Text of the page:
Getting back to the origional question…with ancient carbureted engines, while decelerating with closed throttle, the higher manifold vacuum would draw more quantitiy of relatively rich mixture from the idle and transfer circuits of the carb. If you were downshifting, the higher rpms generated meant that you filled the cylinders even more times with that richer mixture. So downshifting (stick or automatics) would cause incresed fuel consumption compared to staying in high gear and totally using brakes to slow.

My question is: On newer Honda fuel injected engines, with closed throttle, and tach, MAP, Baro, speed sensors and other inputs telling the control module that you are decelerating, is the injector pulse width simply shorter or are they temporarily shut off during those conditions? If they continue injecting fuel at a given rate per intake stroke, vs reducing flow rate or even cutting it off, that would make a difference in fuel consumed under deceleration. That is my question. Would like some feedback from someone knowlegeable of newer Honda technology. Thanks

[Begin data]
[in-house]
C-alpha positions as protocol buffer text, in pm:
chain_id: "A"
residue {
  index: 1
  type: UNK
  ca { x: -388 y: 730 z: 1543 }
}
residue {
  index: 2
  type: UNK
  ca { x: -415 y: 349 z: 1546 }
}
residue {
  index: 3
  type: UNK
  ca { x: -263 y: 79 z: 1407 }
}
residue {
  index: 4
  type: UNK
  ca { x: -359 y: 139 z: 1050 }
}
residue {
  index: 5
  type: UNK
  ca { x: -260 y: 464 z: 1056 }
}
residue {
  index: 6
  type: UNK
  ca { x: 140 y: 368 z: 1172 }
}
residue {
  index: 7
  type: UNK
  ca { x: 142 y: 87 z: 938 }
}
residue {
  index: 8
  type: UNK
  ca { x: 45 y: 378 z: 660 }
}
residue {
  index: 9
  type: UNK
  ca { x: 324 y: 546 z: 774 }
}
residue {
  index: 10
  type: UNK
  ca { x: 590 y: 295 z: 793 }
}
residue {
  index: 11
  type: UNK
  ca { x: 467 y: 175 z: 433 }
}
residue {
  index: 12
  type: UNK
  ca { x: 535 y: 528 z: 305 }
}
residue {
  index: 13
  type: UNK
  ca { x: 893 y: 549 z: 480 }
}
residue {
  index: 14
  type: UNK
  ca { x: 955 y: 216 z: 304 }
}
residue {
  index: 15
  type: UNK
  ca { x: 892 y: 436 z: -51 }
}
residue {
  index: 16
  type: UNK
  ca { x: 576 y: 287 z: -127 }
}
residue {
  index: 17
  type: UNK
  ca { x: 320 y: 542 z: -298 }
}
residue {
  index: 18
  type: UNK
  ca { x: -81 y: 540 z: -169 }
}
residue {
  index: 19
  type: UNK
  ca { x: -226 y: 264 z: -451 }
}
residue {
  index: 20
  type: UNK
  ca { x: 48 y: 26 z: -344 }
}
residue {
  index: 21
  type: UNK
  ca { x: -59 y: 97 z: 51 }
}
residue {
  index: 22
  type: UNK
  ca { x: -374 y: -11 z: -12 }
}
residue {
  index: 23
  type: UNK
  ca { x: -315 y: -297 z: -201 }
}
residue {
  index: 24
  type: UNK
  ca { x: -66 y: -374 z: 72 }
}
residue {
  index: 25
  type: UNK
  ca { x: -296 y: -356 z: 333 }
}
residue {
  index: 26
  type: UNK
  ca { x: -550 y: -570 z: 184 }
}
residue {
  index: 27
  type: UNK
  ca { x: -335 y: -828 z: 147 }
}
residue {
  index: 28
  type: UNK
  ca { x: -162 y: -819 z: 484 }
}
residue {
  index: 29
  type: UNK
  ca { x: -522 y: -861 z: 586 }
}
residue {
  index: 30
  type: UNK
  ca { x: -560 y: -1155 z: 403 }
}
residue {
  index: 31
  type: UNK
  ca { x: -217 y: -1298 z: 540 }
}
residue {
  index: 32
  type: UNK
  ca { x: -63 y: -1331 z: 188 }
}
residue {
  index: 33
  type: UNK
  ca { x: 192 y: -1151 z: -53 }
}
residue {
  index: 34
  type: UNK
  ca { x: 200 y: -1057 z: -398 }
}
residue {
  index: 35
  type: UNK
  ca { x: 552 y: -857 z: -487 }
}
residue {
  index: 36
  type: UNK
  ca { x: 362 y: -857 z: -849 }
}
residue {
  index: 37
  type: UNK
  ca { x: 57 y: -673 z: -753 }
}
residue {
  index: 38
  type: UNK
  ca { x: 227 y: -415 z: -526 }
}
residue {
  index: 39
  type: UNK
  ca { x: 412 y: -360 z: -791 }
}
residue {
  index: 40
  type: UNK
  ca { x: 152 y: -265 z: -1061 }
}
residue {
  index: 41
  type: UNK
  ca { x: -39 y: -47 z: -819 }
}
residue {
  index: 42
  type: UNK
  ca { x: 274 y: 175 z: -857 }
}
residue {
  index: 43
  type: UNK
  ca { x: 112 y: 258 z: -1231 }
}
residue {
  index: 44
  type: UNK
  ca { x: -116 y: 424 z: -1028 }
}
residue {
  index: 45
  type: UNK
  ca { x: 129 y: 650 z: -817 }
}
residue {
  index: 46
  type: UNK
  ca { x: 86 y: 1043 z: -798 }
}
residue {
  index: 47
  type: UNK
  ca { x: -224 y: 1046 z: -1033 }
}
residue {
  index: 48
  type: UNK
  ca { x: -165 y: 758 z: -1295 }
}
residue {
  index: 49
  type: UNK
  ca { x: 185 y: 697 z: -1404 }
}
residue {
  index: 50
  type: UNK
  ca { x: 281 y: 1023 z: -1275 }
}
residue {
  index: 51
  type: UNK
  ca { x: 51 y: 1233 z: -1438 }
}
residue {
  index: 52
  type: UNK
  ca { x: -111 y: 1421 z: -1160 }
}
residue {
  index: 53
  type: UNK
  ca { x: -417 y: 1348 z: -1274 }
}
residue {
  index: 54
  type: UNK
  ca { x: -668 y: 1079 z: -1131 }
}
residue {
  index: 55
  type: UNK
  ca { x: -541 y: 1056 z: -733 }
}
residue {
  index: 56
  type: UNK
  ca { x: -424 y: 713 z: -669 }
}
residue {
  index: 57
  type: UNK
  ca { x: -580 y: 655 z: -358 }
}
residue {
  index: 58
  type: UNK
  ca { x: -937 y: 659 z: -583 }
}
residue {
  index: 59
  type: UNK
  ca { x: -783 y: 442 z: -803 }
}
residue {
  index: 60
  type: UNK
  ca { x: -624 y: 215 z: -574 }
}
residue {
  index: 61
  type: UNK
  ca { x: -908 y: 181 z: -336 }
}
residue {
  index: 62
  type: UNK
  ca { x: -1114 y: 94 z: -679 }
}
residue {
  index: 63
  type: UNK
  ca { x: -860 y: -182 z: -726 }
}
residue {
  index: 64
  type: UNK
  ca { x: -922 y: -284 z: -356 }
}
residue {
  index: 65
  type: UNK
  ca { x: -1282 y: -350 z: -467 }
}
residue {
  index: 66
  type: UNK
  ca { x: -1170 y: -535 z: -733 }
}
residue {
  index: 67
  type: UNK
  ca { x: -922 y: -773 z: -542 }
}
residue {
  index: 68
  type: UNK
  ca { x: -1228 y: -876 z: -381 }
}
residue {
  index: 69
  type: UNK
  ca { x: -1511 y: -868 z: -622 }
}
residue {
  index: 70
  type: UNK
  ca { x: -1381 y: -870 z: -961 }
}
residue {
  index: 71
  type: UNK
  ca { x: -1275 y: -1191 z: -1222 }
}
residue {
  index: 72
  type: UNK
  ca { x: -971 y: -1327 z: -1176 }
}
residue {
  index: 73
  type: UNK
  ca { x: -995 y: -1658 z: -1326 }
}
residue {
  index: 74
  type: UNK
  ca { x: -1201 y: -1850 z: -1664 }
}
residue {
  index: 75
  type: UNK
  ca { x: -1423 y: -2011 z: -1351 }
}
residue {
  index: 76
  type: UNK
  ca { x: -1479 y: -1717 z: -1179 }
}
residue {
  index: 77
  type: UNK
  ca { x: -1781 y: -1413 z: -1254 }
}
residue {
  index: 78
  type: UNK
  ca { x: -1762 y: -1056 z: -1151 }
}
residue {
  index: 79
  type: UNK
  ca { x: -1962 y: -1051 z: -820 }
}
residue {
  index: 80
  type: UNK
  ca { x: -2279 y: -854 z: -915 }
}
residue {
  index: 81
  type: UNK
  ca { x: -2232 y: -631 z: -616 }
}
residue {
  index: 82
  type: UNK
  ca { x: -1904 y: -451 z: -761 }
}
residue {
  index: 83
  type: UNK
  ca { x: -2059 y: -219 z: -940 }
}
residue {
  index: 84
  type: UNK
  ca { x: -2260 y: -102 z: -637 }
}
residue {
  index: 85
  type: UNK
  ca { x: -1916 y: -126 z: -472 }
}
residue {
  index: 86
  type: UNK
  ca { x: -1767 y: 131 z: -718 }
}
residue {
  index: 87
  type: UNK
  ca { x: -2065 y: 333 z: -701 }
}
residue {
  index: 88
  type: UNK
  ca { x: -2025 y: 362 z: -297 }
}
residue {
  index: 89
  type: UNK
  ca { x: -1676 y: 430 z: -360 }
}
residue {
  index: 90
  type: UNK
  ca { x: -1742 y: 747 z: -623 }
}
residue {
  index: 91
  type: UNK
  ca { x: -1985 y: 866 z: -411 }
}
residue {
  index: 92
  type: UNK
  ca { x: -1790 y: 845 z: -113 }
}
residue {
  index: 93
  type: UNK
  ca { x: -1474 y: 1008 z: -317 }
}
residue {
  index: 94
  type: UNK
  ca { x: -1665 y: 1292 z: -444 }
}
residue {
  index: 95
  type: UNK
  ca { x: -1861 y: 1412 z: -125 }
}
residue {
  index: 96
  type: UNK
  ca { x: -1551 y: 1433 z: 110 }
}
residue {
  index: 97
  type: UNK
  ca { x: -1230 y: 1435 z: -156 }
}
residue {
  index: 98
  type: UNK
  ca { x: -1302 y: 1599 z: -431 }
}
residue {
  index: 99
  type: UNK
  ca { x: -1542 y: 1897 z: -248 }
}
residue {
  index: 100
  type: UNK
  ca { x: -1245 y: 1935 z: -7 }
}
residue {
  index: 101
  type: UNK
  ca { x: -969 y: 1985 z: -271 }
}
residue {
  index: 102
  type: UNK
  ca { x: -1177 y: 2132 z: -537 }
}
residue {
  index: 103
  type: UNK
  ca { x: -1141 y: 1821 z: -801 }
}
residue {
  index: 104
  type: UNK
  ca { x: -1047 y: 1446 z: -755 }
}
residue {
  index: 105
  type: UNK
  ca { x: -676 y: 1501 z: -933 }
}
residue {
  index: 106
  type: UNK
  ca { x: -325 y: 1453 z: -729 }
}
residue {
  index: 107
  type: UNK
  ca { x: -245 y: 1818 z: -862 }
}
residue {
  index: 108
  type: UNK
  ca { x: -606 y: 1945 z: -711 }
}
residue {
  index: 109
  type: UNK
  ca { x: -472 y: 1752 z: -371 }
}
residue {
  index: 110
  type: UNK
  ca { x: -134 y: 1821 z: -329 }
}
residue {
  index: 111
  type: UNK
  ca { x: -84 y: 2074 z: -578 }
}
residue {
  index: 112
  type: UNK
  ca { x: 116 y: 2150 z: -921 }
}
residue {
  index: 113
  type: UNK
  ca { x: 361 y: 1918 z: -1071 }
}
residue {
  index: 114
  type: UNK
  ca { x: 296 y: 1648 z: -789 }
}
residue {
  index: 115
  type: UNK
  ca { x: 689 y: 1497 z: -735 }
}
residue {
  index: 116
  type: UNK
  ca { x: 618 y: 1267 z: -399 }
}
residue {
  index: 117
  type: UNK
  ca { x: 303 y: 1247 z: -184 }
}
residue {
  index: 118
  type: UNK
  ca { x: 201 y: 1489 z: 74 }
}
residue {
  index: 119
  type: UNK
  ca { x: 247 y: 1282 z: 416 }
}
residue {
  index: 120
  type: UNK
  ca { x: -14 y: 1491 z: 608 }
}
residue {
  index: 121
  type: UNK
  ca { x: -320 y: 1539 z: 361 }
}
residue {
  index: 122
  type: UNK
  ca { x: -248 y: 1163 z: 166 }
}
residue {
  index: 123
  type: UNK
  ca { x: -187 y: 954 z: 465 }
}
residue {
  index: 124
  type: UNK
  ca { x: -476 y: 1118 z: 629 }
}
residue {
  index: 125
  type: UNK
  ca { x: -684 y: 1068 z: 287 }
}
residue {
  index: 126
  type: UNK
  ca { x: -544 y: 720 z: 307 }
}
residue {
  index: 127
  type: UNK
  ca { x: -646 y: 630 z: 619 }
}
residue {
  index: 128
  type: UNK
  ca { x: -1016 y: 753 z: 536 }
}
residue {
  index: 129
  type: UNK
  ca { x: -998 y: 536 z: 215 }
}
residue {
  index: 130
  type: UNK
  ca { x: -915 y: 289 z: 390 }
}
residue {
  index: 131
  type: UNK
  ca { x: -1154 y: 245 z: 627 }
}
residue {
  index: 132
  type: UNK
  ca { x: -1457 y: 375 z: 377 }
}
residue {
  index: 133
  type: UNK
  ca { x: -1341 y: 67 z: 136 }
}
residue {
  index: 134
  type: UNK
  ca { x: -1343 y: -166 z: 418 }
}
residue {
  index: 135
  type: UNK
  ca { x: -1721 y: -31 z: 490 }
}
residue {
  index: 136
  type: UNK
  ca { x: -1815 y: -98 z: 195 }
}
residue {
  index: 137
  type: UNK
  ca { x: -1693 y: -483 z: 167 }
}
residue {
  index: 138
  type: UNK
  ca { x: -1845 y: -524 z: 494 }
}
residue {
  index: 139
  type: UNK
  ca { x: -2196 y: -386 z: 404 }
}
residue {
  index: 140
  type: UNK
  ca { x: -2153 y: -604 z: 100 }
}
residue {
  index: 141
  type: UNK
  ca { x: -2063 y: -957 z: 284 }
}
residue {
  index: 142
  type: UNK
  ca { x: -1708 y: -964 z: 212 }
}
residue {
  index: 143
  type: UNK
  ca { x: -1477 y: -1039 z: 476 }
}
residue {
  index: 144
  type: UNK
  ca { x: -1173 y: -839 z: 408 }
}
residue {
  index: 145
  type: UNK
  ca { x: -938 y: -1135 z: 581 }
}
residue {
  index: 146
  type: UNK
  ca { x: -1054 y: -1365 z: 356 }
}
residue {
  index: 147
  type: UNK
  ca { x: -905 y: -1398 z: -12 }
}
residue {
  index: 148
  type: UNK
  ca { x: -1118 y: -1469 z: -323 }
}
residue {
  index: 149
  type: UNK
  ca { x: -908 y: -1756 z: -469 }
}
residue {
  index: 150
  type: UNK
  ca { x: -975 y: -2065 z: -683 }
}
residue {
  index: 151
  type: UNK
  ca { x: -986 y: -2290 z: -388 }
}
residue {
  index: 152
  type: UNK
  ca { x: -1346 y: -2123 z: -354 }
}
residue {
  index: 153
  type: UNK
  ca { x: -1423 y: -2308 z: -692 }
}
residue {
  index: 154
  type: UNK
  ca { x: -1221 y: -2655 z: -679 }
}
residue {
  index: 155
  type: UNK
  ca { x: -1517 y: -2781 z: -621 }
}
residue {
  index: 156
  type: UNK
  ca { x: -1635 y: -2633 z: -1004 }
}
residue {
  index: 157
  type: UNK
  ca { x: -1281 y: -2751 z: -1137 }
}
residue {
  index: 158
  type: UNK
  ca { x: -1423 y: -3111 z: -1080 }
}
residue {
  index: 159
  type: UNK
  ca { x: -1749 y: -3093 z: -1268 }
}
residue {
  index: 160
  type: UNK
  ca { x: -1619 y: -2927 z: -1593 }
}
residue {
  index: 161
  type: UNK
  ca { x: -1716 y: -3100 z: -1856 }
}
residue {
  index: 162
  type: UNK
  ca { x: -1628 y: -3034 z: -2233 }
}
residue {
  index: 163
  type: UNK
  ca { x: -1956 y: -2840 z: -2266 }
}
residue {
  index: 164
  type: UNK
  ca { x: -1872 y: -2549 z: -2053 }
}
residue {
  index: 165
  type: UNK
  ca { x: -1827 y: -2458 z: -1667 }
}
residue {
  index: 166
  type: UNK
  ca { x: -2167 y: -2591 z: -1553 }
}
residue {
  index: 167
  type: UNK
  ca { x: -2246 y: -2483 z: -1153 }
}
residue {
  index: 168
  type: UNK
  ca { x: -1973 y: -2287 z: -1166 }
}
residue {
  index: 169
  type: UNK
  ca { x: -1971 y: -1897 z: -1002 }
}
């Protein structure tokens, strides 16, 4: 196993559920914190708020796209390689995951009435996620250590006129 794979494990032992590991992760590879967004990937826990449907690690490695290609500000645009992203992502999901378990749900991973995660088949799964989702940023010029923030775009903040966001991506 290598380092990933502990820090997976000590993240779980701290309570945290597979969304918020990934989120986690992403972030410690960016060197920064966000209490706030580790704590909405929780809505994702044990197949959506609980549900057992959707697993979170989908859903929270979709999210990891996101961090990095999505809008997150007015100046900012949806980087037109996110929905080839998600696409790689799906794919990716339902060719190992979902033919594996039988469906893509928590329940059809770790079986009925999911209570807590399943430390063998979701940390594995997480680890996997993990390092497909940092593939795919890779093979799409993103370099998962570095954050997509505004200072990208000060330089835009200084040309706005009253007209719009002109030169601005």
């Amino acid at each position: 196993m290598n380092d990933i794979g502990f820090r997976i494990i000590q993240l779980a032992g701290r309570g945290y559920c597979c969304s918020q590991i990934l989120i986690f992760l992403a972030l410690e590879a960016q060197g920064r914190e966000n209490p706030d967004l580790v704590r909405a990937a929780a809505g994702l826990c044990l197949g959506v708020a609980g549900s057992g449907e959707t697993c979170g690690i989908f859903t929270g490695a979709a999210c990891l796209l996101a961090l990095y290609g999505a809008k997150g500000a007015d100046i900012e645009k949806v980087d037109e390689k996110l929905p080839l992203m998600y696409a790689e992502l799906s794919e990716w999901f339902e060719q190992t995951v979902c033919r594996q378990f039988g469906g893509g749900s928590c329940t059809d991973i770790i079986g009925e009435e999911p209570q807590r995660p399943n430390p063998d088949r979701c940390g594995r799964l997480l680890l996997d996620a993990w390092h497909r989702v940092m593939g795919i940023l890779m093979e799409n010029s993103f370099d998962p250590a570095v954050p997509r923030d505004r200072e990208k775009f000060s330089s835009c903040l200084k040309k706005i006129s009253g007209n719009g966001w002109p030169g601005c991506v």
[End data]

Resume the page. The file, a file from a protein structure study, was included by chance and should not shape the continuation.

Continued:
The engine will use only enough gas to maintain idle speed while you are decelerating, no matter which gear you are in or how fast the engine is turning. Some brands even shut off fuel altogether under these conditions, but I don’t know if Honda is one of them.

You will not affect the fuel mileage one way or the other by downshifting or by not downshifting. It’s strictly a personal preference. If you like doing it, continue to do so. I doubt it is causing any damage. Look at all the paddle-shift automatics out there these days. I’m sure their owners drive them like manuals.

I downshift my automatic only when descending steep grades at low speed. Other than that I leave it alone, but you can do whatever you want in your car. My brakes last a long time, so I don’t see how downshifting would save me any money. Maybe you drive faster and brake harder than I do.